Crucially, she said, police foundations have played a substantial role in enabling the expanded use of surveillance technology that would be controversial if its scope and cost were debated in public.
Even though the departments in cities like New York and Los Angeles have budgets that dwarf the amount of money they receive annually from foundations, the private funds are a key way that police quietly acquire controversial tools. Foundations have helped police purchase Stingrays, which indiscriminately hoover up cellphone data by imitating cell towers, and license plate readers that automatically log passing drivers.
One of the best-known examples involves Palantir, a data analytics company launched with CIA funding to develop spy software. In 2007, the Los Angeles Police Department acquired Palantir software as a gift from the Los Angeles Police Foundation, ProPublica found; Target Corp. contributed the $200,000 to make the purchase. The workaround allowed the LAPD to avoid public hearings and elected officials’ questions and to not dip into its own budget.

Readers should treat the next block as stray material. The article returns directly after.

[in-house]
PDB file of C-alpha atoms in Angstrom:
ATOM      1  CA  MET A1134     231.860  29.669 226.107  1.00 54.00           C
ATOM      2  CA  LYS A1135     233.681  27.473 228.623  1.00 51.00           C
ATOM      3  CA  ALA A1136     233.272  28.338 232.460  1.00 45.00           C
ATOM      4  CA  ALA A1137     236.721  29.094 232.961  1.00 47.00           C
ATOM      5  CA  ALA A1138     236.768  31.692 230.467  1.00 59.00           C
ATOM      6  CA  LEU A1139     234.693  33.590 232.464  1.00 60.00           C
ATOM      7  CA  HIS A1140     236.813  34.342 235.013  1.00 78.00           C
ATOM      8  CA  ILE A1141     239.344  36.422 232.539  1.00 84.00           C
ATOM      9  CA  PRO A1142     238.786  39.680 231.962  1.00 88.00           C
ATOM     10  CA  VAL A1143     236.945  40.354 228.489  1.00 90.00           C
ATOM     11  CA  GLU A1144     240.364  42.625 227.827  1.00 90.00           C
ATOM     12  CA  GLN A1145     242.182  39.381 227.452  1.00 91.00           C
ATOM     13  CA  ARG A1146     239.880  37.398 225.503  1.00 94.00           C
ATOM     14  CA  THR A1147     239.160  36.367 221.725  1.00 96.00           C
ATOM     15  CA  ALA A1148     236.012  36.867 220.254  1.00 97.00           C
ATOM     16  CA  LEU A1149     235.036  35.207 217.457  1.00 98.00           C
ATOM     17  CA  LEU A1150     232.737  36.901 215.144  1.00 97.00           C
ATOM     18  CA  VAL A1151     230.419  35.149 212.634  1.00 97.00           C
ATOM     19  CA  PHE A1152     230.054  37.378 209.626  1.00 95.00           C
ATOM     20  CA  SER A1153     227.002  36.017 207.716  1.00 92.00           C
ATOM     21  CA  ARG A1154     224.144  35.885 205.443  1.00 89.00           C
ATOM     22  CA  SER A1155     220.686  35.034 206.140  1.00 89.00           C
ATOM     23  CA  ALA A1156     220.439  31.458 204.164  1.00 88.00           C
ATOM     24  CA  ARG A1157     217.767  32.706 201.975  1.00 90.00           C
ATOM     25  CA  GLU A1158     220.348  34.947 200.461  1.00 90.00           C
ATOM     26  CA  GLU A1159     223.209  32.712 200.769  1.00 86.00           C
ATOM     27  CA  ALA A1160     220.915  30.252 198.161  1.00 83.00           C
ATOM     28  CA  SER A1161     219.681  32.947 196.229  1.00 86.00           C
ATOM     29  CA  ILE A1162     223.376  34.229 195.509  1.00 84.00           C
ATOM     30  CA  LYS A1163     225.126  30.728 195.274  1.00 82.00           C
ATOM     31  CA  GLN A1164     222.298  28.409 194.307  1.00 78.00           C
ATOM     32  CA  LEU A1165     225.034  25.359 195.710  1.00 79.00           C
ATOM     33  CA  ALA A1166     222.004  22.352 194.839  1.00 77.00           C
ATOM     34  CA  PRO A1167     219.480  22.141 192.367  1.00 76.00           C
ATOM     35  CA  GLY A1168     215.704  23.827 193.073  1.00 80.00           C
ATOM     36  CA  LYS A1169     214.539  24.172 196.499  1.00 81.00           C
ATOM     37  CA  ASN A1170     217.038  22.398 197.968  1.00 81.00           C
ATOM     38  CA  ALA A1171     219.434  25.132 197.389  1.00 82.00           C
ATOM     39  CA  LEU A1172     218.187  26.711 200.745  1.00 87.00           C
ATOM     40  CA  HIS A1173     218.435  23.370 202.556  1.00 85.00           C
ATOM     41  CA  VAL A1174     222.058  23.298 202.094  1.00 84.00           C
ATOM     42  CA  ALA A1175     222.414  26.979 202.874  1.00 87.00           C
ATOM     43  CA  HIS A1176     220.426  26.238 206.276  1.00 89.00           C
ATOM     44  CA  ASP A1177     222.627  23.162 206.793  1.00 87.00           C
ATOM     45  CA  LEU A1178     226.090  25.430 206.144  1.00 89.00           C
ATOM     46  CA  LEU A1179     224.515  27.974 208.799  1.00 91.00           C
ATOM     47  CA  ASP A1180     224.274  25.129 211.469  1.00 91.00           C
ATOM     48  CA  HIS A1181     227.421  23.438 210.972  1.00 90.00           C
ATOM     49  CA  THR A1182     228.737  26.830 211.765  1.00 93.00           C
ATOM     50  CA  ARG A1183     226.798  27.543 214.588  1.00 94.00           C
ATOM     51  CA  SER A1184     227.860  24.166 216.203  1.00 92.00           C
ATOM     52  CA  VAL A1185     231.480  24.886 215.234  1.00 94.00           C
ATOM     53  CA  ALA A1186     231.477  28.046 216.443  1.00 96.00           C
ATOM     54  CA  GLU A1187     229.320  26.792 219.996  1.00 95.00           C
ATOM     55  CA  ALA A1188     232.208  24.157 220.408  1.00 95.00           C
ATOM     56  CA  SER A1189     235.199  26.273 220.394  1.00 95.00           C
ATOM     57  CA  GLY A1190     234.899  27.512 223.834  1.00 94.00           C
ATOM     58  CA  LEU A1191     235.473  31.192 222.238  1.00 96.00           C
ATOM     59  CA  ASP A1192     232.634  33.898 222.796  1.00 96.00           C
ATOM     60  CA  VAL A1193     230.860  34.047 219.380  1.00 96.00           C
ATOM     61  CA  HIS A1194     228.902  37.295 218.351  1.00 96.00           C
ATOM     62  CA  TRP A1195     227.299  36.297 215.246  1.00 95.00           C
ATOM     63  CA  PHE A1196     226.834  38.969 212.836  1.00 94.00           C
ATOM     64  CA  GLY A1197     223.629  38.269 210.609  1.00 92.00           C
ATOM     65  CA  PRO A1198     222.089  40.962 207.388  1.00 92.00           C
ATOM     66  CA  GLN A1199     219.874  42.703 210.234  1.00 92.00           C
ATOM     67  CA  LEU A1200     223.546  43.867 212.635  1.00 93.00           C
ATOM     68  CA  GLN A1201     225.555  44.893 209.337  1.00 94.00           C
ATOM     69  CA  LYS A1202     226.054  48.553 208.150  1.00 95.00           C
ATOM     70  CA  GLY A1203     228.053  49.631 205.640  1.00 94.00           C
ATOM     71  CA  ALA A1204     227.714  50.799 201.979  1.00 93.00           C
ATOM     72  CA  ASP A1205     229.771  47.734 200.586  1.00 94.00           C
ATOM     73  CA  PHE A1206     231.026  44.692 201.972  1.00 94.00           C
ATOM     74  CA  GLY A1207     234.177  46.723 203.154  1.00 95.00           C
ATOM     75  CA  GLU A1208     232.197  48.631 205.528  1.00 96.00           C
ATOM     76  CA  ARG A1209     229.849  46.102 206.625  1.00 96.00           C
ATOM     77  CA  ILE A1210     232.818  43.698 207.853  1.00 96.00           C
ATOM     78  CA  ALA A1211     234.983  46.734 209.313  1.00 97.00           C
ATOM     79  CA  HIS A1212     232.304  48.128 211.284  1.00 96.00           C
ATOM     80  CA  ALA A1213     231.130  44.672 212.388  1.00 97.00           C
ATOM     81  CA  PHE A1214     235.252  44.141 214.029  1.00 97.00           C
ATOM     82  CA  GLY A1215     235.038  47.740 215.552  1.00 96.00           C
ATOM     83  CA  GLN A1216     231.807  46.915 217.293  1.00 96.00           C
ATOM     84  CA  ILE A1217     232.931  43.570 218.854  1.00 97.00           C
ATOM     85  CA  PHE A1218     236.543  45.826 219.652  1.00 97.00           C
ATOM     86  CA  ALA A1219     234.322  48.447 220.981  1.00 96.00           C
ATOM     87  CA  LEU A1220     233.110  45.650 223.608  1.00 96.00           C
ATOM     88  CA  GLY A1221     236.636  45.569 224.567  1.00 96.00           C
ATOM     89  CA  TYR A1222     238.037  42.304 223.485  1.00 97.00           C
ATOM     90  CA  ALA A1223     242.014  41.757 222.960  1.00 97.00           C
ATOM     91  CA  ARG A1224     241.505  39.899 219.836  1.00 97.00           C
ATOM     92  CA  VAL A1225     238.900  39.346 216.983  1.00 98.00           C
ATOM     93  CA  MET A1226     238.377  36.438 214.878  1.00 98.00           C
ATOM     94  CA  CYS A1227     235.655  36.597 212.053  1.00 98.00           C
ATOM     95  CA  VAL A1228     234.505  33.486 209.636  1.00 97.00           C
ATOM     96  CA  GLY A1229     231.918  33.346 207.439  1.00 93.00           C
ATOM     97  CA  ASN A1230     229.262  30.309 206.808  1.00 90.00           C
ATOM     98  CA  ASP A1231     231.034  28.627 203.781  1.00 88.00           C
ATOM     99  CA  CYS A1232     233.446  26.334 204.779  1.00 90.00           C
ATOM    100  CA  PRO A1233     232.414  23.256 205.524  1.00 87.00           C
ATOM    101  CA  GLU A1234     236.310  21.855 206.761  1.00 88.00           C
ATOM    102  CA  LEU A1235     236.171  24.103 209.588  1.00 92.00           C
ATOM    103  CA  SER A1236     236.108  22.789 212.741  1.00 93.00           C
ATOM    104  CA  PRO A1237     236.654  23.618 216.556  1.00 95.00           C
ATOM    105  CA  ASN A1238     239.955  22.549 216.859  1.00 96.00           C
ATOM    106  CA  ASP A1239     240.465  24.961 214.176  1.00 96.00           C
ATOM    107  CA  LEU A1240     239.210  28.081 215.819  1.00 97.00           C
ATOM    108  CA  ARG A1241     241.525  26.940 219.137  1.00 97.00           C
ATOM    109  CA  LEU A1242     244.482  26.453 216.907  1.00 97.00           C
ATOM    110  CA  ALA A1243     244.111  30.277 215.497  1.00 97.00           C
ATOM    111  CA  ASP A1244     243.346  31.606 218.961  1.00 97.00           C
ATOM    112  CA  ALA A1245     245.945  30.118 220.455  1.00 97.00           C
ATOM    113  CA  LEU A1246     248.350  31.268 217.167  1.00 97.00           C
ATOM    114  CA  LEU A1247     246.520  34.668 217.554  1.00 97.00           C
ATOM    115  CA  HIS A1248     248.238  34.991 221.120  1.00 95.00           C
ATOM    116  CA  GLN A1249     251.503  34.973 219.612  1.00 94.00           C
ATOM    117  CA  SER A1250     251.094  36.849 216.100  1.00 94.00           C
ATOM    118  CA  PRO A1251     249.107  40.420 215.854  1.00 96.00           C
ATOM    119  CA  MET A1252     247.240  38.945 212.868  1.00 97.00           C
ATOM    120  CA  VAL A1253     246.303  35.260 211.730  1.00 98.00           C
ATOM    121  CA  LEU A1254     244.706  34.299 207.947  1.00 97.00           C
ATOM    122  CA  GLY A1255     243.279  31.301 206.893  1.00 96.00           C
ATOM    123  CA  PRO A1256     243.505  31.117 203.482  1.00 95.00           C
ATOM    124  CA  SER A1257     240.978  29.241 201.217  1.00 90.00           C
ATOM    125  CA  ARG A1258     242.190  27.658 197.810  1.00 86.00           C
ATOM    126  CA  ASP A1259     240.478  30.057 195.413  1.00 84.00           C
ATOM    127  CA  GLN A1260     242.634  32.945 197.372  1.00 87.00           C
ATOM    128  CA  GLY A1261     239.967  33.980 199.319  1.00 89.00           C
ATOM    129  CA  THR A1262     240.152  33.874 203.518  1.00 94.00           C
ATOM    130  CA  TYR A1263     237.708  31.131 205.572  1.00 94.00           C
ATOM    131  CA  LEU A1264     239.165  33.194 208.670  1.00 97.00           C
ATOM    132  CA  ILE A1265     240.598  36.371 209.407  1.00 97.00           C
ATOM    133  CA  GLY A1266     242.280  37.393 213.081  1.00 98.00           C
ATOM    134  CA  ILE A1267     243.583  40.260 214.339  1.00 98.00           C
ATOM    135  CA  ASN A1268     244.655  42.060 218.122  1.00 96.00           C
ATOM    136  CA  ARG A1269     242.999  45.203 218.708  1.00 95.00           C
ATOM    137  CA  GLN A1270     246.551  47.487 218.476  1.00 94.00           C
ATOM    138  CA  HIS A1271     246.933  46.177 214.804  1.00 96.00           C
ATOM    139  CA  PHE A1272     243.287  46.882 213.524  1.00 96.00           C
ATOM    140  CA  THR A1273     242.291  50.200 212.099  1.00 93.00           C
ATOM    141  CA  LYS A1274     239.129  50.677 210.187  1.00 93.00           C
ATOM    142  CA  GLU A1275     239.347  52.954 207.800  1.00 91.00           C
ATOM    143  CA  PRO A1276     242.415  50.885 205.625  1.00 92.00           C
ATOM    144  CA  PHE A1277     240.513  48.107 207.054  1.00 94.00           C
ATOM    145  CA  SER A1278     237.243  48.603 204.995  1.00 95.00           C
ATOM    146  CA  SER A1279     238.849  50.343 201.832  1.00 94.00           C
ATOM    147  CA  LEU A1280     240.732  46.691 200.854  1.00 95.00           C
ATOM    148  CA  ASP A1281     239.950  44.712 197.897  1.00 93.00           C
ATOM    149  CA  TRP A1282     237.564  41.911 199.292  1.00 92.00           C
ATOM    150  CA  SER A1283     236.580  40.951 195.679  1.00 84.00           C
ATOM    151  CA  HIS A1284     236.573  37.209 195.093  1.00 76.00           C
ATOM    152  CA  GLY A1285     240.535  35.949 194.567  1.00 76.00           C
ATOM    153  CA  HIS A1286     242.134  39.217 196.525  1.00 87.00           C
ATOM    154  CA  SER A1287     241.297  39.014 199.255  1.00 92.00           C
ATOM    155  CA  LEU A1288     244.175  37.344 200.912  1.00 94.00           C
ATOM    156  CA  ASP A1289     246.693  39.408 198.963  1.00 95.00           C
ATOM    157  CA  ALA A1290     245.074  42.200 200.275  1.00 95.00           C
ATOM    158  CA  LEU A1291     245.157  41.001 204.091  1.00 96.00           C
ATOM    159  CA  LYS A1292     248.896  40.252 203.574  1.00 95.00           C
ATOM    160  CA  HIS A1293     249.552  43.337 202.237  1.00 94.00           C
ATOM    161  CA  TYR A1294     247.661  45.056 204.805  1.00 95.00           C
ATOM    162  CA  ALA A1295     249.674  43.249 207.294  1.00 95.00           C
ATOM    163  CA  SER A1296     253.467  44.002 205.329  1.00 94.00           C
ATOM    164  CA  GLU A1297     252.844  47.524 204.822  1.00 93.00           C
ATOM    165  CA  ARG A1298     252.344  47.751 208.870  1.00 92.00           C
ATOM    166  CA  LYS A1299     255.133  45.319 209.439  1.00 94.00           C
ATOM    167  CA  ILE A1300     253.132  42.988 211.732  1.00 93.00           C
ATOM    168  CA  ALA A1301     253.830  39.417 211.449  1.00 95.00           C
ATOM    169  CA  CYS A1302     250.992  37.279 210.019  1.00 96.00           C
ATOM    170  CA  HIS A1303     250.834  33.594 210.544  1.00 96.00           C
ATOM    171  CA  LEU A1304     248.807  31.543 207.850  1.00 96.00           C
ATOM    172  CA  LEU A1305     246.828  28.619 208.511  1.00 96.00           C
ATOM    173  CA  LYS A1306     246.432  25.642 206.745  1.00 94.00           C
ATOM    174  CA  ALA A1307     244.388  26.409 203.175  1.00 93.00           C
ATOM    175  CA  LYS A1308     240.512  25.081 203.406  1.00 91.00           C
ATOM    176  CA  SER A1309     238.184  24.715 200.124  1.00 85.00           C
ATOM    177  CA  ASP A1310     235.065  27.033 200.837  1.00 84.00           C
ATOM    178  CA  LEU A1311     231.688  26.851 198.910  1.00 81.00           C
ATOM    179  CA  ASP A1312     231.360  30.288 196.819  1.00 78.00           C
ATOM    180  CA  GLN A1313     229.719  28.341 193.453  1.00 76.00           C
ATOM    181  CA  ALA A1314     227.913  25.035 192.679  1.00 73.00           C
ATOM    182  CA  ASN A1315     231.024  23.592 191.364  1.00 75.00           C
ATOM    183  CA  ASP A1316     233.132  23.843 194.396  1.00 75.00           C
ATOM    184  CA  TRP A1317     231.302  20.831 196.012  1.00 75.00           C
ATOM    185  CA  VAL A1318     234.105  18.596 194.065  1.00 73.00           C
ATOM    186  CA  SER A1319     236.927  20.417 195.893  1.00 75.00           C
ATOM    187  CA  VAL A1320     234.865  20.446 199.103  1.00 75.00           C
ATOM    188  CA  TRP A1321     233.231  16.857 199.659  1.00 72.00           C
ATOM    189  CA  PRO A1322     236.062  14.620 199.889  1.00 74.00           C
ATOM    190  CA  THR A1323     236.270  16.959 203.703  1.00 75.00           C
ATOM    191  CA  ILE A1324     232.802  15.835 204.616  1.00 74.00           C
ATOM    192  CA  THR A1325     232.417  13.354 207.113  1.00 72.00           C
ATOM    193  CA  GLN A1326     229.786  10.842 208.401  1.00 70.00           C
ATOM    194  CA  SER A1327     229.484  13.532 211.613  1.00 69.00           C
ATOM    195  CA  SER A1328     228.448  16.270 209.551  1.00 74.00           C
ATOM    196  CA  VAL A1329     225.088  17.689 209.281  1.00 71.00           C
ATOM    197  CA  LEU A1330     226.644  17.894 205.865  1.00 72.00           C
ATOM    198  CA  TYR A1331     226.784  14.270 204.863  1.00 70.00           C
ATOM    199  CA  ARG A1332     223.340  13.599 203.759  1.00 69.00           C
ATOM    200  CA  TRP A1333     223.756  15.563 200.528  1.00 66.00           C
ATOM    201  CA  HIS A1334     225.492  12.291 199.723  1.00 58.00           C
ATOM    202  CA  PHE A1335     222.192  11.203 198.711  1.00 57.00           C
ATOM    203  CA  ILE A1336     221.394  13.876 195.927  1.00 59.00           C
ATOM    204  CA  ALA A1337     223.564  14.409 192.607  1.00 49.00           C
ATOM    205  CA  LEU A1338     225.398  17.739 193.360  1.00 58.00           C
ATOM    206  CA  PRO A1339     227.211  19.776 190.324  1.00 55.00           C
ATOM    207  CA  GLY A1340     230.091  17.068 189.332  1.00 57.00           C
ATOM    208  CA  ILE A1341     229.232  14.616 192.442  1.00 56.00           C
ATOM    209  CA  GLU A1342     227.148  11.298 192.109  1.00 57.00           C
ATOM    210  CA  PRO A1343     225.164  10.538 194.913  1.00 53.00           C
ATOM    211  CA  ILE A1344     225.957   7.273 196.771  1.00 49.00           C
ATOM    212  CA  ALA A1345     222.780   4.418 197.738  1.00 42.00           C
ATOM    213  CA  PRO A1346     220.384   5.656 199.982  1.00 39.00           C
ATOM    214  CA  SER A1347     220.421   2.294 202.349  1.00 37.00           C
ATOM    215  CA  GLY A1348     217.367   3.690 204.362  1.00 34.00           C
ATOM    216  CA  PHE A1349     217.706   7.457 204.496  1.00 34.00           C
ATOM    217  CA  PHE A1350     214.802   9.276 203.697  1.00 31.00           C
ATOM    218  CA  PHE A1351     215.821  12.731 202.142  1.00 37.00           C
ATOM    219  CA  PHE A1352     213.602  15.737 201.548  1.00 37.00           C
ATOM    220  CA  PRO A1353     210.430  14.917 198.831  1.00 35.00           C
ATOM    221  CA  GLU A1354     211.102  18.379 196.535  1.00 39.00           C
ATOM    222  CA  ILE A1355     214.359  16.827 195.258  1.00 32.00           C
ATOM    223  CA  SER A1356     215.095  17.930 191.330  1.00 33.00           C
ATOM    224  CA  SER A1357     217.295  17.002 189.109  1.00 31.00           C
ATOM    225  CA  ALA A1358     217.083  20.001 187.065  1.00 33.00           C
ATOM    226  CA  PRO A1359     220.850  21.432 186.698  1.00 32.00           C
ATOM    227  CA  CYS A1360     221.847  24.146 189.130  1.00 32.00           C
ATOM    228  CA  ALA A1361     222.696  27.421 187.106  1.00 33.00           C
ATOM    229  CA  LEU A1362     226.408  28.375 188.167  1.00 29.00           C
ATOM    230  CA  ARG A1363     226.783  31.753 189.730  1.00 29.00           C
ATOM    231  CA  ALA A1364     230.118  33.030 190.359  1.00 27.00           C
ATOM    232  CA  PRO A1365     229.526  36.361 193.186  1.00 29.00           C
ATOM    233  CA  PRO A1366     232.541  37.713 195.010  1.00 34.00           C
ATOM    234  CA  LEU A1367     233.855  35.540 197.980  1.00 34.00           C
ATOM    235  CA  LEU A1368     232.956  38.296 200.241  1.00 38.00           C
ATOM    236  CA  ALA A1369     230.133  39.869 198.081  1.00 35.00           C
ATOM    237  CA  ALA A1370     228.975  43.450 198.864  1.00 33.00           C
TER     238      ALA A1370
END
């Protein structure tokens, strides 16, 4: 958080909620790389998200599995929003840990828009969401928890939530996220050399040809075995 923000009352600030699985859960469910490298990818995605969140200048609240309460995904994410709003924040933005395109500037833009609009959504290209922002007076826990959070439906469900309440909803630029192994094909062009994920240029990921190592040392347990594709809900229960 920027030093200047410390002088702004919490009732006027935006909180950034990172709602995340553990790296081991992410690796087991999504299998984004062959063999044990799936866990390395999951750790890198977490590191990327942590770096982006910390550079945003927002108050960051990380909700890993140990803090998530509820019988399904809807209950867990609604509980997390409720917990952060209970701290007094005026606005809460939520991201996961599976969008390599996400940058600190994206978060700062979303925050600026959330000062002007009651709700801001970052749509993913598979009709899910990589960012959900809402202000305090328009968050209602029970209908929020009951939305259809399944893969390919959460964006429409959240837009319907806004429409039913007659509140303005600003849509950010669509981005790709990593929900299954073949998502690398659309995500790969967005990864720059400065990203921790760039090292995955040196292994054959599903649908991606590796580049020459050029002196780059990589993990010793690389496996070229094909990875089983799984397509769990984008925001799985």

In Atlanta, the police foundation was integral to funding a vast network of security cameras that cover the city as well as a monitoring hub where police watch the footage in real time. The Atlanta City Council made a small initial purchase of video cameras. But it’s the foundation that has paid to upgrade the monitoring center and that encourages businesses, campuses and office parks across the city to purchase their own cameras compatible with the city’s surveillance hub. Having spent just a few million dollars from its own budget, The Atlanta Journal-Constitution reports, the Atlanta Police Department gained surveillance capabilities that would have cost it an estimated $300 million.
“A lot of these wealthy donors ... have elite motivations.”